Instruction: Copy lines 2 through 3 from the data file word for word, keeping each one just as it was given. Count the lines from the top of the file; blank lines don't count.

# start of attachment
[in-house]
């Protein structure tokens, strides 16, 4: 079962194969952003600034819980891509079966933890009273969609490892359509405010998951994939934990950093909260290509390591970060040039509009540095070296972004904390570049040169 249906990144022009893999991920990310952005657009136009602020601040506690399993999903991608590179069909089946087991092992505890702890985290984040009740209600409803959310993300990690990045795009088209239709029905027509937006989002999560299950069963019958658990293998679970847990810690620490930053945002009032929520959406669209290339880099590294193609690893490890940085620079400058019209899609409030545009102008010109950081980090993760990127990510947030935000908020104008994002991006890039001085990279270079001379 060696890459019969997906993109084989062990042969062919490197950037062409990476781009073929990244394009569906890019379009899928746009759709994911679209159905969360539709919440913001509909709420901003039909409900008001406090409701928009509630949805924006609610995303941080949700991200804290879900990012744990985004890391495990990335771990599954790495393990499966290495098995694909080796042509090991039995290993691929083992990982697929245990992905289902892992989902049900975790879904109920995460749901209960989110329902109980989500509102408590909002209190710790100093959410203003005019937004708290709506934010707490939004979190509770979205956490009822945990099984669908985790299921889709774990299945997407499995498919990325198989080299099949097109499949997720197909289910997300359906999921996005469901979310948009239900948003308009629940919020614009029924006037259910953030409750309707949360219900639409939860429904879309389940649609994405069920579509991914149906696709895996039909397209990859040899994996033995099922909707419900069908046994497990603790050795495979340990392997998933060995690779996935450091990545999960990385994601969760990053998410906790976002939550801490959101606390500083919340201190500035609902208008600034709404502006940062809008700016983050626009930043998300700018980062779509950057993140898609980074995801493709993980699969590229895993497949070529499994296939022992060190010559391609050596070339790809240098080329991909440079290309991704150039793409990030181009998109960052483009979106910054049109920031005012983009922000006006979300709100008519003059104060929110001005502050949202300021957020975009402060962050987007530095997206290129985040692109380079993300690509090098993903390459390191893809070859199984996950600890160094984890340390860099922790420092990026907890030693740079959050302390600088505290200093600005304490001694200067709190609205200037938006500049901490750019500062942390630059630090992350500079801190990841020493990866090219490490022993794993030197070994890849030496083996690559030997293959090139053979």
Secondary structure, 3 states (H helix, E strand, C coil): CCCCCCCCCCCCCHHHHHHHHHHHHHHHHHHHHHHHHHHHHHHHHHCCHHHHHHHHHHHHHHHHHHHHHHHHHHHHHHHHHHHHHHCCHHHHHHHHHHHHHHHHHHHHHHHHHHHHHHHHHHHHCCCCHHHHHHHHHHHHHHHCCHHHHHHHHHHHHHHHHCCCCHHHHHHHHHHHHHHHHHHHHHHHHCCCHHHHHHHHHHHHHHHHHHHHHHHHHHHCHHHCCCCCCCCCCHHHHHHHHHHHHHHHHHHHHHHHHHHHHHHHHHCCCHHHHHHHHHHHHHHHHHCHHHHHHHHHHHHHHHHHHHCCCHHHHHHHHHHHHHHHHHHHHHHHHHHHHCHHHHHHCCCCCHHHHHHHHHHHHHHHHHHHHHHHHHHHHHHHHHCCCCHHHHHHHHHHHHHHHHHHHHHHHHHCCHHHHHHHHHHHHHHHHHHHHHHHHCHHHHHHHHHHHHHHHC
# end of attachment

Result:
């Protein structure tokens, strides 16, 4: 079962194969952003600034819980891509079966933890009273969609490892359509405010998951994939934990950093909260290509390591970060040039509009540095070296972004904390570049040169 249906990144022009893999991920990310952005657009136009602020601040506690399993999903991608590179069909089946087991092992505890702890985290984040009740209600409803959310993300990690990045795009088209239709029905027509937006989002999560299950069963019958658990293998679970847990810690620490930053945002009032929520959406669209290339880099590294193609690893490890940085620079400058019209899609409030545009102008010109950081980090993760990127990510947030935000908020104008994002991006890039001085990279270079001379 060696890459019969997906993109084989062990042969062919490197950037062409990476781009073929990244394009569906890019379009899928746009759709994911679209159905969360539709919440913001509909709420901003039909409900008001406090409701928009509630949805924006609610995303941080949700991200804290879900990012744990985004890391495990990335771990599954790495393990499966290495098995694909080796042509090991039995290993691929083992990982697929245990992905289902892992989902049900975790879904109920995460749901209960989110329902109980989500509102408590909002209190710790100093959410203003005019937004708290709506934010707490939004979190509770979205956490009822945990099984669908985790299921889709774990299945997407499995498919990325198989080299099949097109499949997720197909289910997300359906999921996005469901979310948009239900948003308009629940919020614009029924006037259910953030409750309707949360219900639409939860429904879309389940649609994405069920579509991914149906696709895996039909397209990859040899994996033995099922909707419900069908046994497990603790050795495979340990392997998933060995690779996935450091990545999960990385994601969760990053998410906790976002939550801490959101606390500083919340201190500035609902208008600034709404502006940062809008700016983050626009930043998300700018980062779509950057993140898609980074995801493709993980699969590229895993497949070529499994296939022992060190010559391609050596070339790809240098080329991909440079290309991704150039793409990030181009998109960052483009979106910054049109920031005012983009922000006006979300709100008519003059104060929110001005502050949202300021957020975009402060962050987007530095997206290129985040692109380079993300690509090098993903390459390191893809070859199984996950600890160094984890340390860099922790420092990026907890030693740079959050302390600088505290200093600005304490001694200067709190609205200037938006500049901490750019500062942390630059630090992350500079801190990841020493990866090219490490022993794993030197070994890849030496083996690559030997293959090139053979």
Secondary structure, 3 states (H helix, E strand, C coil): CCCCCCCCCCCCCHHHHHHHHHHHHHHHHHHHHHHHHHHHHHHHHHCCHHHHHHHHHHHHHHHHHHHHHHHHHHHHHHHHHHHHHHCCHHHHHHHHHHHHHHHHHHHHHHHHHHHHHHHHHHHHCCCCHHHHHHHHHHHHHHHCCHHHHHHHHHHHHHHHHCCCCHHHHHHHHHHHHHHHHHHHHHHHHCCCHHHHHHHHHHHHHHHHHHHHHHHHHHHCHHHCCCCCCCCCCHHHHHHHHHHHHHHHHHHHHHHHHHHHHHHHHHCCCHHHHHHHHHHHHHHHHHCHHHHHHHHHHHHHHHHHHHCCCHHHHHHHHHHHHHHHHHHHHHHHHHHHHCHHHHHHCCCCCHHHHHHHHHHHHHHHHHHHHHHHHHHHHHHHHHCCCCHHHHHHHHHHHHHHHHHHHHHHHHHCCHHHHHHHHHHHHHHHHHHHHHHHHCHHHHHHHHHHHHHHHC